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For my happiness, I desire this the most:
Wealth 10%  10%  [ 8 ]
Power & Respect 5%  5%  [ 4 ]
Hedonism 16%  16%  [ 13 ]
Knowledge 12%  12%  [ 10 ]
Enlightenment 13%  13%  [ 11 ]
Family & Companionship 29%  29%  [ 24 ]
Ignorance 10%  10%  [ 8 ]
Health & Longevity 5%  5%  [ 4 ]
Total votes : 82
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 Post subject:
PostPosted: Thu Aug 25, 2005 11:08 am 
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Tzupy wrote:
4) Rebirth is not a 'pretty sweet deal', considering that it could be in hell(s). Would anyone like to spend time there? I hear it's quite crowded, though...


Are you even supposed to go to hell unless you do something really wrong? And it was refered to as a cycle, so if hell was part of it it can't be permanent, unlike the hell Jesus would like to send us to if we don't do as he says.

I was thinking of westeners as those who would consider it a good deal(though this probably also applies to east asians), and it seems to me like belief in reincarnation would make us feel much better. Stress is a major problem in our lives, and the idea that our current lives are not all that significant and not our only chance, and also that we shoulldn't fear death, would alleviate that a lot. Yes some of us have Christianity for that, but the idea of heaven is so far fetched that it's a lot harder to believe in.


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PostPosted: Fri Aug 26, 2005 1:52 am 
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Rebirth in hell doesn't need to be the result of a 'really wrong' deed. A behaviour that generates bad kamma, a lot of which can result in rebirth in hell, may be accepted or even encouraged by the social environment. And the destination of rebirth depends on the overall kamma of an individual, although there are some 'terribly wrong' deeds that can result in rebirth in hell for an eon (not meaning that one life in hell last an eon, it's just dying in hell and getting reborn in hell many, many times). Bad kamma may also result in rebirth as an animal, hungry ghost or angry demon. Or, if reborn as a human, in a miserable life, subject to poverty, slavery, disease, etc.
No deity can send you to hell, just like it can't send you to heaven. Actually, a deity can kill you, but the destination for rebirth is just the result of your kamma. Understanding this simple truth is growing up - spiritually - taking full responsibility for the consequences of your deeds.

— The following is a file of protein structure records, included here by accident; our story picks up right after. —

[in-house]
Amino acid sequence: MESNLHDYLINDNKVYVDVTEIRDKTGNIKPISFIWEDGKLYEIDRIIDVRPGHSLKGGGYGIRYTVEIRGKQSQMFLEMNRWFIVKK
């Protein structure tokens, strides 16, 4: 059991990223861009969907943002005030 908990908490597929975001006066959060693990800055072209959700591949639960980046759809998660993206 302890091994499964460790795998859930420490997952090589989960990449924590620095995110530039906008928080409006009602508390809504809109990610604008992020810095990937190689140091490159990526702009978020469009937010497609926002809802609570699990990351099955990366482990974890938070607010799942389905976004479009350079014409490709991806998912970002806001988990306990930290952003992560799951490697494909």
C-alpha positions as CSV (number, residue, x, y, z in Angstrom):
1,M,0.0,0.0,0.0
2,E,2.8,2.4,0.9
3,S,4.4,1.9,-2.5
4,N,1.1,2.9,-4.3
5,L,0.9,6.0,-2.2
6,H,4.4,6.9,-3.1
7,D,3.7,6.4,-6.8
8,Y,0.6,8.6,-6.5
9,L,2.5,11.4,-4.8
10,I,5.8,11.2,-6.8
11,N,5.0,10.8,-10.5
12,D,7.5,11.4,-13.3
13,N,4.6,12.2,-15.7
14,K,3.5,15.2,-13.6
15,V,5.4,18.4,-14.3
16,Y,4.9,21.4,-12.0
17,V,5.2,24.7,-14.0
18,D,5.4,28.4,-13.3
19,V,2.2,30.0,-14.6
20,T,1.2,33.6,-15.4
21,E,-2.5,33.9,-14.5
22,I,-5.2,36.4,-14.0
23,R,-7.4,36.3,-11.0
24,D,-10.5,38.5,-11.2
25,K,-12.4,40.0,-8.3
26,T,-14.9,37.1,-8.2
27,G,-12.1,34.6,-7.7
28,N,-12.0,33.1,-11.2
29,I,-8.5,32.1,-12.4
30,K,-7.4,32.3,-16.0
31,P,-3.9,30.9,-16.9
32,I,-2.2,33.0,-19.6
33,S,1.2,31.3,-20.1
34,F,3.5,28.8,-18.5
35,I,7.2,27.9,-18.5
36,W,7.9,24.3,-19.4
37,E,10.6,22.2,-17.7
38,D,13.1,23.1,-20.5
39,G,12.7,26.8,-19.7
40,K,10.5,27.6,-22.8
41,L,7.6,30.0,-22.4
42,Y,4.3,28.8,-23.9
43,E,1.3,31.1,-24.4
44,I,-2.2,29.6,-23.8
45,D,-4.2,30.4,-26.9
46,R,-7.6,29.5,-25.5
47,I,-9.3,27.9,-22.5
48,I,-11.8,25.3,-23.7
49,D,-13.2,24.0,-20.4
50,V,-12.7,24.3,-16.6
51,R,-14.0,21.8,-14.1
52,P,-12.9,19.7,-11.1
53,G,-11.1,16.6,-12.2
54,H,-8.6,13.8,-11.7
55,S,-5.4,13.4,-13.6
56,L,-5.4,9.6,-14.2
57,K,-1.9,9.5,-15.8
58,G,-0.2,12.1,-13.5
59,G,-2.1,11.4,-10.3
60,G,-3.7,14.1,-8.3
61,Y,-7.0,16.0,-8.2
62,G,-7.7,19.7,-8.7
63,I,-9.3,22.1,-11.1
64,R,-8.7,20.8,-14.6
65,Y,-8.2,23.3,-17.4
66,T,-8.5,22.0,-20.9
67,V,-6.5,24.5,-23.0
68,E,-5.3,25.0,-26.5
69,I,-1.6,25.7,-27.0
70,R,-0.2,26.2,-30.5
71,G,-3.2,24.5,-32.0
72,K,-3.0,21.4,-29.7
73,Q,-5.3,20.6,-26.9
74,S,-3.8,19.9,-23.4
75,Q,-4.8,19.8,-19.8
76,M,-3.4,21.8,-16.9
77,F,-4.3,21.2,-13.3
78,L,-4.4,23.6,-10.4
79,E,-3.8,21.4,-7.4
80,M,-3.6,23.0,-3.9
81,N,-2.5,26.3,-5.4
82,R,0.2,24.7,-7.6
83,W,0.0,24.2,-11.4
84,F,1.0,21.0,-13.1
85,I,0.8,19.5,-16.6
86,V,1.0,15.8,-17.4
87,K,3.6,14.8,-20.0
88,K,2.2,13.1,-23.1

Our current lives are significant (rebirth as a human is not that common as it may seem), and the most significant moment is the very present, not the past nor the future. It's in the present moment that one can cleanse the mind and generate good kamma instead of bad one. Of course, not generating any kamma is the best, but for most people it's too difficult to explain why and how to.
Not fearing death because of rebirth is a mistake. Someone that knows what he is not does not fear death anymore, but fears rebirth instead.


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PostPosted: Fri Aug 26, 2005 9:39 am 
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Tzupy wrote:
No deity can send you to hell, just like it can't send you to heaven. Actually, a deity can kill you, but the destination for rebirth is just the result of your kamma.


and you know this FACT because? you're stating absolutes about something that NO ONE KNOWS. maybe you're spouting what your religion believes, but its still a belief. at least preface statements like that with "i believe" or something. to do otherwise is to lose all credibility.

my advice: join a religion that does not have a 'hell'.... eternal damnation sure sounds like a bitch. and since religions can make up whatever the heck they want, just pick one you like. of course, as an athiest, i tend to think my viewpoint is a little more realistic.

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PostPosted: Fri Aug 26, 2005 12:17 pm 
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flyingsherpa, I agree that I should have presented these opinions in a less categorical manner. For those who posess direct knowledge, obtained through meditation, these aren't just opinions, they are facts. For me, some are opinions of the doctrine (Theravada), others are results of my own direct knowledge. I should have made a difference between the two, but it would have been difficult.


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PostPosted: Fri Aug 26, 2005 8:03 pm 
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Sounds to me like hinduism isn't much different from christianity.

Scinju's comment about religious aspirations being especially important to him because he's a hindu doesn't make sense to me, it's important to him because he's religious. Religious goals are even more important to religious christians because if they fail in them, they're going to hell forever.


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 Post subject: Tough call.
PostPosted: Sun Aug 28, 2005 2:12 pm